Despite the desire of audiences to really know their favorites, most actors adopted stage names, often to de-emphasize their ethnicity or to create a mystique. Ms. Pickford's stepdaughter by marriage would actually use a stage name that was less fanciful than her real one. Joan Crawford was born Lucille LeSeuer. Instead of seeing it as a name made for the screen, Louis B. Mayer thought it sounded like a fake name, created by a desperate starlet eager for attention. Ms. LeSeuer, therefore, became Joan Crawford.


Tuesday, August 9, 2016

Thomas Edison and Hollywood

Thomas Edison likely never stepped foot in Southern California, though he undoubtedly influenced its greatest industry- the production of motion pictures.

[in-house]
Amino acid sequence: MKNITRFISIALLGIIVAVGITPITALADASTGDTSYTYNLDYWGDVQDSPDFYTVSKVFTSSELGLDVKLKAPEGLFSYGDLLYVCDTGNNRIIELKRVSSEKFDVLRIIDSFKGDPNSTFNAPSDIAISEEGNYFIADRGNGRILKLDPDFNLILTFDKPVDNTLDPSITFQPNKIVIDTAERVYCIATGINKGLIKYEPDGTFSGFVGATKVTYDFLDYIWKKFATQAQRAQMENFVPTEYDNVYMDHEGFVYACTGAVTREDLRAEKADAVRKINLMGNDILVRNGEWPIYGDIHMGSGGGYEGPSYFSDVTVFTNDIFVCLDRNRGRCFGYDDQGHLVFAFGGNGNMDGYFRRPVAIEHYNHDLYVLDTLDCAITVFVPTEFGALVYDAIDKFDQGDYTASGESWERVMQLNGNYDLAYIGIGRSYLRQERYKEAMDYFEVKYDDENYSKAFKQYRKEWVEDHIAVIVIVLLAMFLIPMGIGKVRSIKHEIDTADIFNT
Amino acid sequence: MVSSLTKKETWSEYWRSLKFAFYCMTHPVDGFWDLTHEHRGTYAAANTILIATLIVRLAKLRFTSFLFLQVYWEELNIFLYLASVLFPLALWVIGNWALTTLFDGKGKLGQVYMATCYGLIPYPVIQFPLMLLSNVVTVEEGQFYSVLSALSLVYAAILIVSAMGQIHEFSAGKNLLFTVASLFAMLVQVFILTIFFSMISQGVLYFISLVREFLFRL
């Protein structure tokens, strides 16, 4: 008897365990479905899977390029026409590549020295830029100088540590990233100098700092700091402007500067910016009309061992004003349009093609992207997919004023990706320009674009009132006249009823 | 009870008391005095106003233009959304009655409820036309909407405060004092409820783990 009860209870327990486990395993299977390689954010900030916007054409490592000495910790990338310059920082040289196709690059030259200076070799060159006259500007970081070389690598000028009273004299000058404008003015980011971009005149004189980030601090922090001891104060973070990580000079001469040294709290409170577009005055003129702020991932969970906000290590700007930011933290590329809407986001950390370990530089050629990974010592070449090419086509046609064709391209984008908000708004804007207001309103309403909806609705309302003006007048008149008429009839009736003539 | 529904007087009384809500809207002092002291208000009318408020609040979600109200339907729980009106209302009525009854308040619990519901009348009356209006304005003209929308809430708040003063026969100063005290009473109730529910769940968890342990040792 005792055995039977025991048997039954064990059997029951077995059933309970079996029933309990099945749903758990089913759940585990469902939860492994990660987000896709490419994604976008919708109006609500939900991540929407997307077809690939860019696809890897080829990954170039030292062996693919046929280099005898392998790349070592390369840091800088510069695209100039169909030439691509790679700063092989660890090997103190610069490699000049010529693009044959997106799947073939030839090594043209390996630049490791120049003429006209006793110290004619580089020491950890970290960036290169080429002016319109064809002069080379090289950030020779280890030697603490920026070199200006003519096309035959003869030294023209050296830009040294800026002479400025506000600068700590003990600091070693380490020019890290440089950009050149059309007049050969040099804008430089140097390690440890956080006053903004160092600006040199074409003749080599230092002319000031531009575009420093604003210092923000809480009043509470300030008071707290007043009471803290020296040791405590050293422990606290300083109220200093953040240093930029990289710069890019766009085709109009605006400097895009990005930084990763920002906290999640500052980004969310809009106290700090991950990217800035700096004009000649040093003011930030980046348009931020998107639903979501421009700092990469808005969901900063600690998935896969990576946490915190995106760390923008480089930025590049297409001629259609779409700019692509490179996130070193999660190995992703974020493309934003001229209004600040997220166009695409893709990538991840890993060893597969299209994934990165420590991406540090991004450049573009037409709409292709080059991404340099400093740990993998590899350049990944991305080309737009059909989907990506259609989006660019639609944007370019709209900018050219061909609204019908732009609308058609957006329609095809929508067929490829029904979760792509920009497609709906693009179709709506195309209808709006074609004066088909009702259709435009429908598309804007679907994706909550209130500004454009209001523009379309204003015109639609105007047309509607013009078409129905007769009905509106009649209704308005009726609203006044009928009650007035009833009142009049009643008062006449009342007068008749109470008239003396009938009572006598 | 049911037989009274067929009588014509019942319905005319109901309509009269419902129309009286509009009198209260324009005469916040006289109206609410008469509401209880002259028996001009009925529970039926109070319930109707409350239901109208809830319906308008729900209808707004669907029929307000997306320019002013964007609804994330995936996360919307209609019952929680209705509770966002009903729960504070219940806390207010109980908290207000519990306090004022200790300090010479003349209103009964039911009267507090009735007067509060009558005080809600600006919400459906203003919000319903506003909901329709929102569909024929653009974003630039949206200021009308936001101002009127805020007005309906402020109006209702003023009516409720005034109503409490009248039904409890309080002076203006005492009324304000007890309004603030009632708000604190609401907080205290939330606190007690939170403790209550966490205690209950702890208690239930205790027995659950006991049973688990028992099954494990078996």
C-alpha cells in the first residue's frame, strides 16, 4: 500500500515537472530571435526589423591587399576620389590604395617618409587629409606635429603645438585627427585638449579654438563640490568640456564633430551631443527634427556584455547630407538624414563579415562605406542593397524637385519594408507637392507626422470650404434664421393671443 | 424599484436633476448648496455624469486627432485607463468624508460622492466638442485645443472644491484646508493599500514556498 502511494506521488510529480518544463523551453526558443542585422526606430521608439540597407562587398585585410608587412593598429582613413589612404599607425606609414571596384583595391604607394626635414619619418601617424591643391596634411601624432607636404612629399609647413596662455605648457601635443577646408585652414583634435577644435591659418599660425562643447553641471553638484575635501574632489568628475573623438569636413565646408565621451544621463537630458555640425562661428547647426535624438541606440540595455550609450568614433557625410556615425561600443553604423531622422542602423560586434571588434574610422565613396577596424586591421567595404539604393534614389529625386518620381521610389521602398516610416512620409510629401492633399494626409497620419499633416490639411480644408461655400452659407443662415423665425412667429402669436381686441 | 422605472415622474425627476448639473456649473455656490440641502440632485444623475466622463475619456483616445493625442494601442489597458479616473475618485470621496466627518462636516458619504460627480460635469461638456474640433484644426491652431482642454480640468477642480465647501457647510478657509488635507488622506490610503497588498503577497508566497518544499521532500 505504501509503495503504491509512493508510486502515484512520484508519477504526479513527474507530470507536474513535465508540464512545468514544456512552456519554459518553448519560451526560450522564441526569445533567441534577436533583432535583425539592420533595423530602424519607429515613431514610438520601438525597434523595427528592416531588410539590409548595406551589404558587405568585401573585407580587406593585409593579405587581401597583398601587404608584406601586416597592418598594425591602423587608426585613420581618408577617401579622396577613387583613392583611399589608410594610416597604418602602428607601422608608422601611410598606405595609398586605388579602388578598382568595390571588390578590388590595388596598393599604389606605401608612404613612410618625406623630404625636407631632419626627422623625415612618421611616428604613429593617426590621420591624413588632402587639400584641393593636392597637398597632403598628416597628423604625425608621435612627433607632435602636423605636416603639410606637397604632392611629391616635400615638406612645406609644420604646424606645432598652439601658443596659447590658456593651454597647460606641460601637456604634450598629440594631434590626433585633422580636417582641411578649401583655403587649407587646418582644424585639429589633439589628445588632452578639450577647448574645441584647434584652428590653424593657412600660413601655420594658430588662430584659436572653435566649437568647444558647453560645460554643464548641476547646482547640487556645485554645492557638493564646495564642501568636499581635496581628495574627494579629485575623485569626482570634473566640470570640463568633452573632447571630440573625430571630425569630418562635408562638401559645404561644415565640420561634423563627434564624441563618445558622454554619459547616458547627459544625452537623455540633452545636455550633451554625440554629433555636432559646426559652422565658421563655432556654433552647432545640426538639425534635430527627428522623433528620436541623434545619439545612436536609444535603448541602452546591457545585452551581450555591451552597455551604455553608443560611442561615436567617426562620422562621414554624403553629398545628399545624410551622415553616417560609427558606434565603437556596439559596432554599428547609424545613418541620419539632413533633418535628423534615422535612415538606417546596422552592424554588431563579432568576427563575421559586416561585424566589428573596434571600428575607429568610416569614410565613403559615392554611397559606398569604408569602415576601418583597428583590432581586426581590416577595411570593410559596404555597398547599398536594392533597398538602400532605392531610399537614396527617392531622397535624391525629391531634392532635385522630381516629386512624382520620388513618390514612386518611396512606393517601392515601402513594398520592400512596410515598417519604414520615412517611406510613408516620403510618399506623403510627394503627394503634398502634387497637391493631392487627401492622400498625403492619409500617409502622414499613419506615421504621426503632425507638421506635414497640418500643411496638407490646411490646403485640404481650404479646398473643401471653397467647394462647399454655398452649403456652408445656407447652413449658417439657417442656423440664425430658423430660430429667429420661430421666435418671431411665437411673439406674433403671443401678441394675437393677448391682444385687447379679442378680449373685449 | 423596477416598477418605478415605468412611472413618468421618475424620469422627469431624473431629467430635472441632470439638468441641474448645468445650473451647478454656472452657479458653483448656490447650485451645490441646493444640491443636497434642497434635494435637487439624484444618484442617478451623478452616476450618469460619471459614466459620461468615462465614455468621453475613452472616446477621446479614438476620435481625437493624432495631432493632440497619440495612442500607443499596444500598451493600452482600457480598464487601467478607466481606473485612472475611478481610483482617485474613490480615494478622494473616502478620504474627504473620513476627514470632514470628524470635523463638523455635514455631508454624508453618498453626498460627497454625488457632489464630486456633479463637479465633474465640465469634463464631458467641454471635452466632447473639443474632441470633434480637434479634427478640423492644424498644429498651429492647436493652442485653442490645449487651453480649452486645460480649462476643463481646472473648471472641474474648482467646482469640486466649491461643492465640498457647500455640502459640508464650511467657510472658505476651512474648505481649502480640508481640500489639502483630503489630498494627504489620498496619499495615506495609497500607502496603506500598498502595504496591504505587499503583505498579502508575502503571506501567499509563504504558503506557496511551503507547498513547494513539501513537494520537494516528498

When Mr. Edison invented the motion picture camera, the world was in awe. The world flocked to New Jersey to see if they could use this tool to make their own films. While Edison used the cameras in his own studio, he also wanted to make them available to others who could produce their own films, making New Jersey the center of film production. So why is the center of entertainment located all the way on the other side of the country in Hollywood?